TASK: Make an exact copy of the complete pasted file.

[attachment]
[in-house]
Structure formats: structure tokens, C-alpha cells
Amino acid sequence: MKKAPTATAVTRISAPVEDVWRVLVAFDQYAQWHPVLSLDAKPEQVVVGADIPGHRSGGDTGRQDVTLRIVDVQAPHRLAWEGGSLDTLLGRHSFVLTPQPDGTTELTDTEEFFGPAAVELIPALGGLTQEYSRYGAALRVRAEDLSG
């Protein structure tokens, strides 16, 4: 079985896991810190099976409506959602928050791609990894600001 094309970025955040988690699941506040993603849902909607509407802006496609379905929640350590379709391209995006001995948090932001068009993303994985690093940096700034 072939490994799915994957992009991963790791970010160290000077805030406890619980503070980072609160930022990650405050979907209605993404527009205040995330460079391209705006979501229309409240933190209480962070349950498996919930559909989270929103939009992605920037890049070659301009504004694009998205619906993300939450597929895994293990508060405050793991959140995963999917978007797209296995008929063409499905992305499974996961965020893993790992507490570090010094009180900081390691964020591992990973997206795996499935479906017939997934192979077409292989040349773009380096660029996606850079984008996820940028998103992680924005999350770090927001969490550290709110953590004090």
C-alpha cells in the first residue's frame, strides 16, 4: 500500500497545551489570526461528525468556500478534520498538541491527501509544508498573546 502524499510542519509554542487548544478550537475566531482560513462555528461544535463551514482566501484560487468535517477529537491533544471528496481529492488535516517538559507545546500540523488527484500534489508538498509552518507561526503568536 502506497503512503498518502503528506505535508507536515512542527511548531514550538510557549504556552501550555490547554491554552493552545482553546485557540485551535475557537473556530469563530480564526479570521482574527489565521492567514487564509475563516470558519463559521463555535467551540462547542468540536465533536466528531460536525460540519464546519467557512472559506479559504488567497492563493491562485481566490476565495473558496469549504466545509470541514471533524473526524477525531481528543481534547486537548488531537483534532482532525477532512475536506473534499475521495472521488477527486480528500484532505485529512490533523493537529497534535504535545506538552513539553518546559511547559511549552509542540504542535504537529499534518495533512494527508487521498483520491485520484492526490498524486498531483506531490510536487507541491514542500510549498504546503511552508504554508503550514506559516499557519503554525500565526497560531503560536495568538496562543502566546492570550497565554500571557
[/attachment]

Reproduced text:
[in-house]
Structure formats: structure tokens, C-alpha cells
Amino acid sequence: MKKAPTATAVTRISAPVEDVWRVLVAFDQYAQWHPVLSLDAKPEQVVVGADIPGHRSGGDTGRQDVTLRIVDVQAPHRLAWEGGSLDTLLGRHSFVLTPQPDGTTELTDTEEFFGPAAVELIPALGGLTQEYSRYGAALRVRAEDLSG
């Protein structure tokens, strides 16, 4: 079985896991810190099976409506959602928050791609990894600001 094309970025955040988690699941506040993603849902909607509407802006496609379905929640350590379709391209995006001995948090932001068009993303994985690093940096700034 072939490994799915994957992009991963790791970010160290000077805030406890619980503070980072609160930022990650405050979907209605993404527009205040995330460079391209705006979501229309409240933190209480962070349950498996919930559909989270929103939009992605920037890049070659301009504004694009998205619906993300939450597929895994293990508060405050793991959140995963999917978007797209296995008929063409499905992305499974996961965020893993790992507490570090010094009180900081390691964020591992990973997206795996499935479906017939997934192979077409292989040349773009380096660029996606850079984008996820940028998103992680924005999350770090927001969490550290709110953590004090």
C-alpha cells in the first residue's frame, strides 16, 4: 500500500497545551489570526461528525468556500478534520498538541491527501509544508498573546 502524499510542519509554542487548544478550537475566531482560513462555528461544535463551514482566501484560487468535517477529537491533544471528496481529492488535516517538559507545546500540523488527484500534489508538498509552518507561526503568536 502506497503512503498518502503528506505535508507536515512542527511548531514550538510557549504556552501550555490547554491554552493552545482553546485557540485551535475557537473556530469563530480564526479570521482574527489565521492567514487564509475563516470558519463559521463555535467551540462547542468540536465533536466528531460536525460540519464546519467557512472559506479559504488567497492563493491562485481566490476565495473558496469549504466545509470541514471533524473526524477525531481528543481534547486537548488531537483534532482532525477532512475536506473534499475521495472521488477527486480528500484532505485529512490533523493537529497534535504535545506538552513539553518546559511547559511549552509542540504542535504537529499534518495533512494527508487521498483520491485520484492526490498524486498531483506531490510536487507541491514542500510549498504546503511552508504554508503550514506559516499557519503554525500565526497560531503560536495568538496562543502566546492570550497565554500571557